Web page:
Monday, June 8, 2009

Jammin' Weekend, Act I

The weather was being touted as PERFECT for the weekend, so what's left to do but get in the pickup and hit a few estate sales--and hit 'em I did. I decided to skip the first day of the sales since I figured that the professionals (translation: grabbers, pushers, dealers) would be there bright and early and both sales were too far away to get up before dawn for, just to get mad at someone and then get mad at myself for being spineless AGAIN. Side note: With my doctor's help, starting today I am weaning myself off the happy pills, so in about a month, Mr. Big Fat and Sloppy better watch out!

The first sale I went to was in Tylertown, MS, about 2 hours northwest of me. It was the usual sad tale--the grown grandchildren were selling the house and most of the contents, the grandparents had lived in the house forever, and there were lots of stories about various items up for sale. I like these kinds of sales more than those run by a professional service since sometimes when you pick something up a family member will offer up a little story about it. When I picked up the boxes of Shiny Brites, one of the women said, "Oh, I'm so glad someone finally showed some interest in those. They bring back such nice memories of when we were kids and decorated the tree with them." $2 per box, ornaments all there, intact, and the cellophane front unripped. On top of the ornaments are eight unopened boxes of vintage holiday matches.

The grandparents were obviously avid readers since the hallway was one long bookshelf, the bedrooms and living room had bookshelves, and there were stacks and stacks of magazines, some dating back pretty far. I could NOT pass this one up: It's the Summer 1952 edition with jokes and cartoons and a hilarious interview with Martin & Lewis, wherein we learn that Dean Martin was born Dino Crocetti in Steubenville, Ohio in 1917, changed his name to Dino Martini when he started his singing career, and finally became Dean Martin. Jerry Lewis was born in 1926--his father was a veteran burlesque performer and his mother an accomplished pianist. Jerry & Dean met in 1942 and teamed up a few years later.

What is REALLY cool about this magazine are some of the ads: "How To Write Love Letters" (98 cents) and "How To Get Along With Girls" (98 cents). For $1.98, you will receive "Bed Manners" the "friskiest discussion of nighttime intimacies you have ever read! Full of roguish, devilish wit that will keep you laughing from cover to cover . . . you'll want to send for this hilarious book of Bediquette for married people today!" And of course, no 50's magazine would be complete without a full page ad that screams "SCRAM! YOU SKINNY SCARECROW! The boys shouted at me ONLY A FEW WEEKS AGO! I was a SKINNY, scared, girl-shy skeleton. Now I feel and look great. Pal, do as I did, right NOW! Mail the coupon below." Not Charles Atlas, either, but George F. Jewett, and for one thin dime, he'd send you 5 books GUARANTEED to give you a new he-man body! Wowza!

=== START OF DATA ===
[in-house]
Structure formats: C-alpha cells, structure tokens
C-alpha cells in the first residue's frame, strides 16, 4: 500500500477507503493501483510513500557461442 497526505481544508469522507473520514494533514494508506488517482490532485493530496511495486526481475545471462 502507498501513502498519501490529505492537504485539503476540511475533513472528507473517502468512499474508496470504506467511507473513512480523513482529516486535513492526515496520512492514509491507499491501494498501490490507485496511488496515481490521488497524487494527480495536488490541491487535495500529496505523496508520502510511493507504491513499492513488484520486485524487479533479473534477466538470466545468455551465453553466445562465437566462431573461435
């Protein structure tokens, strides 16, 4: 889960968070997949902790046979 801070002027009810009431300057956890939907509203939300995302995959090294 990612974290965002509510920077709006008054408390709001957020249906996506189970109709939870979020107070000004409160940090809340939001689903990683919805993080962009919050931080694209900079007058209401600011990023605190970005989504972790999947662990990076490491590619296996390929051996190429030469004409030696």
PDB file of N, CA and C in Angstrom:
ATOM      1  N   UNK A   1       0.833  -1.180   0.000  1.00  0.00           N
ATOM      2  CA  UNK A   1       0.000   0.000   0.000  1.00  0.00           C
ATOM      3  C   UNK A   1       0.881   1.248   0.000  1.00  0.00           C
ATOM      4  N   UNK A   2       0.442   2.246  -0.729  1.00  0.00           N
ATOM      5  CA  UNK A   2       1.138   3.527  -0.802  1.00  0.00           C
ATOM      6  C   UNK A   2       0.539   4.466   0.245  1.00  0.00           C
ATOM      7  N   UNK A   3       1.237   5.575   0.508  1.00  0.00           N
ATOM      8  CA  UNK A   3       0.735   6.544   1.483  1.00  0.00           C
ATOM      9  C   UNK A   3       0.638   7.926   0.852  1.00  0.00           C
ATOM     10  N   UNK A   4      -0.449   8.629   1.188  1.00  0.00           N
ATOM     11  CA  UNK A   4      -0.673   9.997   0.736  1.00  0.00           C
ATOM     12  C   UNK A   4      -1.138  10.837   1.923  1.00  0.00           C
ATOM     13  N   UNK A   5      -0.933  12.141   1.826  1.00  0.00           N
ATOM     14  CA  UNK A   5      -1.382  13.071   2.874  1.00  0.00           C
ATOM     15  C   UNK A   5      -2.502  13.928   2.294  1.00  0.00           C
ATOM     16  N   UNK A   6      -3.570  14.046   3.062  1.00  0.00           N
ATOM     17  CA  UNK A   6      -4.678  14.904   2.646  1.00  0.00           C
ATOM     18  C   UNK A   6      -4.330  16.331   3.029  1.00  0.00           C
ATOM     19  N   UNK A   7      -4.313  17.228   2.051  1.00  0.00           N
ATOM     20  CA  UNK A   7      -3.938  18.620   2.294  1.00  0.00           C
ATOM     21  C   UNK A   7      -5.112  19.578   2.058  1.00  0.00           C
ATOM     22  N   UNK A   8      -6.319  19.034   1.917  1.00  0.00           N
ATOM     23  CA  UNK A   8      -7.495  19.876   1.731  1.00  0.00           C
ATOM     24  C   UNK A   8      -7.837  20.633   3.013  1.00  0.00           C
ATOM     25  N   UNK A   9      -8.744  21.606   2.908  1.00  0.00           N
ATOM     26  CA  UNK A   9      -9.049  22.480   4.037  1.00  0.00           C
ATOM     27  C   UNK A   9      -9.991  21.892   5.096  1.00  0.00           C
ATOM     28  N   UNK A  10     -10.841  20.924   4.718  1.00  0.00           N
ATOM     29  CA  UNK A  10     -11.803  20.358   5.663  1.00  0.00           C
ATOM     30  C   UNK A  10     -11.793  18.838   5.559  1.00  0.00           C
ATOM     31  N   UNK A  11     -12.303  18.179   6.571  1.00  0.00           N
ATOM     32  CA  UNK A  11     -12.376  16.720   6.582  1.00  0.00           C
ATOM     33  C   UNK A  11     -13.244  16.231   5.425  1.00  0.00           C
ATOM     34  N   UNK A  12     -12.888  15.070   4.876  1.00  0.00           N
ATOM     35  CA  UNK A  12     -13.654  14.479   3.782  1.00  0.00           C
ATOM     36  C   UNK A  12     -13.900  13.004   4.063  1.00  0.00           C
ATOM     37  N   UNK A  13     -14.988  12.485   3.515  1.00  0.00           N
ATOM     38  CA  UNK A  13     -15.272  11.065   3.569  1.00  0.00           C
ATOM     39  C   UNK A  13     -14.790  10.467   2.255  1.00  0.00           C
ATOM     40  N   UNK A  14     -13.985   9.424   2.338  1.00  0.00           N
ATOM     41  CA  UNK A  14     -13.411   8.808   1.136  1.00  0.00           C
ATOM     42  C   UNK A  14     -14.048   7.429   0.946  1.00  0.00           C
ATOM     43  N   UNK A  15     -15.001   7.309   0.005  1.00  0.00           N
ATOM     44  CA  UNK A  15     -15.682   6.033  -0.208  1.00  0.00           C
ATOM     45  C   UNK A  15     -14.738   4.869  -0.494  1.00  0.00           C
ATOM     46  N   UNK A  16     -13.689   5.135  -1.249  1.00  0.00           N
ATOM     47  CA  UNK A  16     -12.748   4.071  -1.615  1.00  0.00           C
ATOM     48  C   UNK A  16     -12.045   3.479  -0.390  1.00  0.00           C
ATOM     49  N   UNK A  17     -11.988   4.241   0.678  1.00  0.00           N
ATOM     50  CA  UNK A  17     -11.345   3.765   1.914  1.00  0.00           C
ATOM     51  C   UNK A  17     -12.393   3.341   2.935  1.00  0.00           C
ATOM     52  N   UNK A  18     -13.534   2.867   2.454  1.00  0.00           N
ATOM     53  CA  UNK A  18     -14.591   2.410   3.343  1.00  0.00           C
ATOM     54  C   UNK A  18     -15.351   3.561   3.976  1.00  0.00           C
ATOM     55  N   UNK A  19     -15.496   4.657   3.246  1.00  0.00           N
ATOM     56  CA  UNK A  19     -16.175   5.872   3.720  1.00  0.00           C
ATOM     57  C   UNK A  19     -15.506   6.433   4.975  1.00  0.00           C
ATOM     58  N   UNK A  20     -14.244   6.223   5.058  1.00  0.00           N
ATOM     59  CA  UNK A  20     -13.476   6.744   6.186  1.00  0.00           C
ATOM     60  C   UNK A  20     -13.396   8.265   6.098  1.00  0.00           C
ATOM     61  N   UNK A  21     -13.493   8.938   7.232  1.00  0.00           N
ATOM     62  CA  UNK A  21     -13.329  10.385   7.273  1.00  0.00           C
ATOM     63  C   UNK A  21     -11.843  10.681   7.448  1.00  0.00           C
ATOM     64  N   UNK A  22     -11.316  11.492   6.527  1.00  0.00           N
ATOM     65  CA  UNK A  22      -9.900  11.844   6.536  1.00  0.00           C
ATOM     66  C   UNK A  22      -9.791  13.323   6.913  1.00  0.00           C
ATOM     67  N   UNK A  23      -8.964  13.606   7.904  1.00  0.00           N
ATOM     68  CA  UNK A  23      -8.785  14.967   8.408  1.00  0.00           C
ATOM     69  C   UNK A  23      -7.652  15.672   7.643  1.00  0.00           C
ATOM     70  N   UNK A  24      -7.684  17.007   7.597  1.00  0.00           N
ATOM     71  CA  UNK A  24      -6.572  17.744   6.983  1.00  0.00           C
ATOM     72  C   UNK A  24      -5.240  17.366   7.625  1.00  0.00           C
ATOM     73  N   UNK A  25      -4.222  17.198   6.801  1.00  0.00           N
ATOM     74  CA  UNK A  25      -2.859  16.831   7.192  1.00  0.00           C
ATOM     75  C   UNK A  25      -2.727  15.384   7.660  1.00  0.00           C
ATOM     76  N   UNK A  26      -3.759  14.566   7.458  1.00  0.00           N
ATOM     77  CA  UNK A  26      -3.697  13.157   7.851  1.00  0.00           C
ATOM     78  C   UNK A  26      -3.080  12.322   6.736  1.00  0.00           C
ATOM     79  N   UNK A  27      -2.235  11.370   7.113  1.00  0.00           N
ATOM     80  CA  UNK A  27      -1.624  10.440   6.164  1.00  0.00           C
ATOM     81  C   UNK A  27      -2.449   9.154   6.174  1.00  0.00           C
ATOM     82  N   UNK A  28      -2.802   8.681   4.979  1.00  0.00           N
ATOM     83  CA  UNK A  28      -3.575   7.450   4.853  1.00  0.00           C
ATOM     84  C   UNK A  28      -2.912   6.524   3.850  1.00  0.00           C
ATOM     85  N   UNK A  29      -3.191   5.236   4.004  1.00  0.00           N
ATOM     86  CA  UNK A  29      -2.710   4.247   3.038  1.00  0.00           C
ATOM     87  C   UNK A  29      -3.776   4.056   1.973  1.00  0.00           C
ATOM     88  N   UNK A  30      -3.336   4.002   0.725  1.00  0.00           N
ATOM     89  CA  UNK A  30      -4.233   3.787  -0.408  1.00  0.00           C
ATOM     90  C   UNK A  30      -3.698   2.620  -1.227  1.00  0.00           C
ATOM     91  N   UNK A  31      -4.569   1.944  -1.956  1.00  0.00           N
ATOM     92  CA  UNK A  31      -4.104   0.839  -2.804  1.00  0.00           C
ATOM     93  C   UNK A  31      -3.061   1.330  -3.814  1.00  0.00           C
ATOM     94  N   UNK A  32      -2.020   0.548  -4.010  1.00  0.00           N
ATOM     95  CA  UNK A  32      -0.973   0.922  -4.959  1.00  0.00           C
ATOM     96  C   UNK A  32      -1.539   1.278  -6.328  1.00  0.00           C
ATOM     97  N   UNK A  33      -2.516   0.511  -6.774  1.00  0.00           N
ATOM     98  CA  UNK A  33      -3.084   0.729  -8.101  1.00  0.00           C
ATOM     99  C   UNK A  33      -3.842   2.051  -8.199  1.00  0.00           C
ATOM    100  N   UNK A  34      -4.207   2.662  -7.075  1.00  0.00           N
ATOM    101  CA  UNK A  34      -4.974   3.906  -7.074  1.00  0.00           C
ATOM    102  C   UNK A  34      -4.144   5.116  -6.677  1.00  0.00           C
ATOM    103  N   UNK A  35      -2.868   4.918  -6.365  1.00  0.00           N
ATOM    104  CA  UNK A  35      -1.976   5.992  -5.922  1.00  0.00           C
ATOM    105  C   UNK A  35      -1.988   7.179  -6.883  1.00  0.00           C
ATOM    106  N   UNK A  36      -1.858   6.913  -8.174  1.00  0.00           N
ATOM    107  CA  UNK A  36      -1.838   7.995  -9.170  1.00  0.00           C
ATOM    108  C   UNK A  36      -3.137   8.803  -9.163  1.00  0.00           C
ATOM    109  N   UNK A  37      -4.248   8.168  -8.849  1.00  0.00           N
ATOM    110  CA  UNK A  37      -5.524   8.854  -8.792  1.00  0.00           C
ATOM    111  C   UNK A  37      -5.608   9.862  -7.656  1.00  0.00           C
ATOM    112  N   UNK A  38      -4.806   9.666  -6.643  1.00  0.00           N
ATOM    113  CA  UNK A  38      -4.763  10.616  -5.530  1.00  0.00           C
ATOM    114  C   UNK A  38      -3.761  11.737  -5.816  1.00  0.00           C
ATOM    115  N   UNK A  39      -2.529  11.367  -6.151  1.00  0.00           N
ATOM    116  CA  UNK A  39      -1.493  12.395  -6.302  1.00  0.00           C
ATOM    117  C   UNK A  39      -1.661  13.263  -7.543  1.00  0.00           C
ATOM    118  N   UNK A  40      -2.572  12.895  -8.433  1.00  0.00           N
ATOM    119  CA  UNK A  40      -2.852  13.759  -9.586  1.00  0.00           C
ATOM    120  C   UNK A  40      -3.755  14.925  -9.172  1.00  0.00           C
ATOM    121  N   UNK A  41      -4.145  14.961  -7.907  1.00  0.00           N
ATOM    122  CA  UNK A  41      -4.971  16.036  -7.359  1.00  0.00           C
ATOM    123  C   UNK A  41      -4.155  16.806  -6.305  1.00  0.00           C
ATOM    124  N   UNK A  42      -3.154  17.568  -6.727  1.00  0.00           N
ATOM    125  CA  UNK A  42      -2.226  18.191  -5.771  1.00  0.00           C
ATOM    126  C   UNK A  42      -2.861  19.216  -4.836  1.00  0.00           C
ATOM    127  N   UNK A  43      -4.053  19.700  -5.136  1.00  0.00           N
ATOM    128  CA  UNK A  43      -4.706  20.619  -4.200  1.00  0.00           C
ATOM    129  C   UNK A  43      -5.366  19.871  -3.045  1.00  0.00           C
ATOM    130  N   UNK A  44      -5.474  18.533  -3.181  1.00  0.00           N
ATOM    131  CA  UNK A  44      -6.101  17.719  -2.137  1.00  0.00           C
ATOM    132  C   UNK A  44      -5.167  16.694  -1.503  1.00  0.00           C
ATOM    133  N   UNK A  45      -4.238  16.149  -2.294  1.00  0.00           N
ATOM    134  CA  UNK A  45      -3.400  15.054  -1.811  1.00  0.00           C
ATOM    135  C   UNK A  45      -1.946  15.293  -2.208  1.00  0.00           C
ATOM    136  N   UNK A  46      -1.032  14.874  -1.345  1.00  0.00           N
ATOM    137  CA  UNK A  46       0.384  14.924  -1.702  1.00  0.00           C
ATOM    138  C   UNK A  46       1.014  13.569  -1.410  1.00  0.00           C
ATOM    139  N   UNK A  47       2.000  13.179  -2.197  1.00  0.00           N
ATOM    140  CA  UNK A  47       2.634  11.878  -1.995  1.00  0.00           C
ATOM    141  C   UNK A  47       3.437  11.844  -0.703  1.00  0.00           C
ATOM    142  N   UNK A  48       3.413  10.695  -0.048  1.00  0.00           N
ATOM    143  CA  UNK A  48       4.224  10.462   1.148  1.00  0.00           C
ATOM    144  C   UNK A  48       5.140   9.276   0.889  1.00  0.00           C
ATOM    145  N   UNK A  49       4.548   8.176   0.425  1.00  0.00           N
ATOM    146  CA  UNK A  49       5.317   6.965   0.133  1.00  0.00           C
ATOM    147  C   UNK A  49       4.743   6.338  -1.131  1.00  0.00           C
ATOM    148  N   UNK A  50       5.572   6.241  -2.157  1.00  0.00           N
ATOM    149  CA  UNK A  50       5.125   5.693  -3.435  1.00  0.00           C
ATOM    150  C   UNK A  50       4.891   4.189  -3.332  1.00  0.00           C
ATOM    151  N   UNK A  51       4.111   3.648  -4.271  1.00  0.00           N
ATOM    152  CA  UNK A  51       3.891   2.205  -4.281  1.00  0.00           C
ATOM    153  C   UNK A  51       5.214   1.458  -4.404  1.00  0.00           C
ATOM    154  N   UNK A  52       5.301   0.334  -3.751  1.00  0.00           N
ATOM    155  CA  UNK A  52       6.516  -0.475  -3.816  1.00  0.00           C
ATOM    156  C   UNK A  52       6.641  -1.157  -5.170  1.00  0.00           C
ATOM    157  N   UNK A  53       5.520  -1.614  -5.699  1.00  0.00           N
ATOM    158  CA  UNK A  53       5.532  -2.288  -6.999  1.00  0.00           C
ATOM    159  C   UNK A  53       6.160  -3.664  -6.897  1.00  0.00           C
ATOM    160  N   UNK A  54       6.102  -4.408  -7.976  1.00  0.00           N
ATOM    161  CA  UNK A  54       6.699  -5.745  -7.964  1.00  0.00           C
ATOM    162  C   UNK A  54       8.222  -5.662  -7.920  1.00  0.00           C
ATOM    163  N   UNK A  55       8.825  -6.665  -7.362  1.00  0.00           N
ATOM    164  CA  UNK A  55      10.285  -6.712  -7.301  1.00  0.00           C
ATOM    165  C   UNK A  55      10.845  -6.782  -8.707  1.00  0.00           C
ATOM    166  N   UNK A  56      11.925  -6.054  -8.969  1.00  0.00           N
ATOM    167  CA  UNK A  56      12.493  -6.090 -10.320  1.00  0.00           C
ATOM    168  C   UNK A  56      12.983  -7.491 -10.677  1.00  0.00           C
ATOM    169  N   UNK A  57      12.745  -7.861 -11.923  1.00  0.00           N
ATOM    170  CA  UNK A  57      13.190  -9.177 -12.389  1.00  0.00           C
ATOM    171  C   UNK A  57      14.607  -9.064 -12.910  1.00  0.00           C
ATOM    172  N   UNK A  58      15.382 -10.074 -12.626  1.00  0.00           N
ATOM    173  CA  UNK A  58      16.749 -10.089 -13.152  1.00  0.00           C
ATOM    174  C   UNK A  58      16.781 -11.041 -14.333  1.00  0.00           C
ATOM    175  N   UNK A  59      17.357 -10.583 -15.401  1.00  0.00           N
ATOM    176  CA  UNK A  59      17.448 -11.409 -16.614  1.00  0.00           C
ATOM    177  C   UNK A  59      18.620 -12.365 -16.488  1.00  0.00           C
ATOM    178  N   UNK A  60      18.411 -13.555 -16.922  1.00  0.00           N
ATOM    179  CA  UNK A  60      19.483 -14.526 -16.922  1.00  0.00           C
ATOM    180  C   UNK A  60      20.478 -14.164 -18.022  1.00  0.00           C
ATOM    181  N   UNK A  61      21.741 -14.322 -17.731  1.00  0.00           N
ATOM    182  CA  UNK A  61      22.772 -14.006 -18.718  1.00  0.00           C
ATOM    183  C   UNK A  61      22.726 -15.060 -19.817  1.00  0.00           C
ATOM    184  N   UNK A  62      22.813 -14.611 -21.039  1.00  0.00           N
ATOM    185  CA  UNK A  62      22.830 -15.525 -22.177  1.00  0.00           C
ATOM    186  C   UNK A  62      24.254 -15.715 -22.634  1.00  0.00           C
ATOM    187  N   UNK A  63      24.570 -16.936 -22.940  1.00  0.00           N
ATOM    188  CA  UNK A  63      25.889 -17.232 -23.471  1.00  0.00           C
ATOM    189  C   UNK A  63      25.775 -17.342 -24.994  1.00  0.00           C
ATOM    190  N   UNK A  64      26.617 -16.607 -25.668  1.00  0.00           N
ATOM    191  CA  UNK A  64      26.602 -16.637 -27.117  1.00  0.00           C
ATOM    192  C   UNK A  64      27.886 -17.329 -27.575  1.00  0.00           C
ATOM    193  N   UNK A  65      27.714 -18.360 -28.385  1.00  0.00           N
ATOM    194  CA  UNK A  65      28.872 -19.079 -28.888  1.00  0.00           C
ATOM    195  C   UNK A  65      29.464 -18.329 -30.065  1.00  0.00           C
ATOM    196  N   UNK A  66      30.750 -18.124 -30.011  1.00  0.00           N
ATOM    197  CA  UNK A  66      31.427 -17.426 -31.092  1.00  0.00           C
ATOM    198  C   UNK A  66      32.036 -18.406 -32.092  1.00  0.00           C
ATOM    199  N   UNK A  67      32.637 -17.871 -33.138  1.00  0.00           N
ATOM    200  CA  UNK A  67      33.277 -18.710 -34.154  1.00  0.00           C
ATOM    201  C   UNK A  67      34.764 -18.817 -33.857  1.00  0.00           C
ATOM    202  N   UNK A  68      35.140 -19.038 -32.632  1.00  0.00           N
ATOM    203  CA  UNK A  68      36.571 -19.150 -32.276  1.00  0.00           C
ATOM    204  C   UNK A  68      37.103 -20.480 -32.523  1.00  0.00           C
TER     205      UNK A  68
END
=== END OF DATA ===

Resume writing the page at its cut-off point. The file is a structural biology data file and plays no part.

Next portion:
The Girl Scout Equipment catalog is just beyond fabulous:
Any former Girl Scout of a certain age would positively drool over what's offered in these pages: uniforms for Brownies (including chubby sizes), Intermediate Girl Scouts (again, taking care to include the chubs), Senior Girl Scouts, Mariner Girl Scouts, and Adult Girl Scouts/Leaders; official REALLY REALLY sensible shoes; outdoor wear; at-home wear ("For Dates With Dreams"); and accessories, accessories, accessories! And badges! And troop crests!

Ohhhhhh . . . this camera. I want one. Now. Other books scored were "Tricks & Puzzles for Boys & Girls" (1945), "The Dinky Ducklings," named Peter & Puddle, "Slappy" a little duck who didn't like being a duck, "Hiawatha" and "Cowboy Eddie" (both Rand McNally Book-Elf Books), "My Daddy is a Policeman" by MISS FRANCES herself (so naturally, this is a Ding Dong School Book), and two vintage Little Golden Books: "Daddies" (1953) and "Walt Disney's Donald Duck in Disneyland" (1955).

I paid the same price for these books that I would have paid way back then: 25 cents.

The memories the books brought back: priceless. As I walked to my car with my loot, (thankfully assisted by one of the great-grandsons since I had much more than shown here), I happened to look back at the side porch, and lo and behold! A CHIPPY CHAIR!!!!! A CHIPPY ROCKING CHAIR!!!! And not only that, but a rusty kettle with lid, a rusty meat grinder, a rusty cupcake pan AND a bashed up aluminum pitcher--all for less than $10!

Lagniappe--a bird's nest in the pitcher!

I still had another estate sale to go to in Brookhaven, MS. Act II coming up!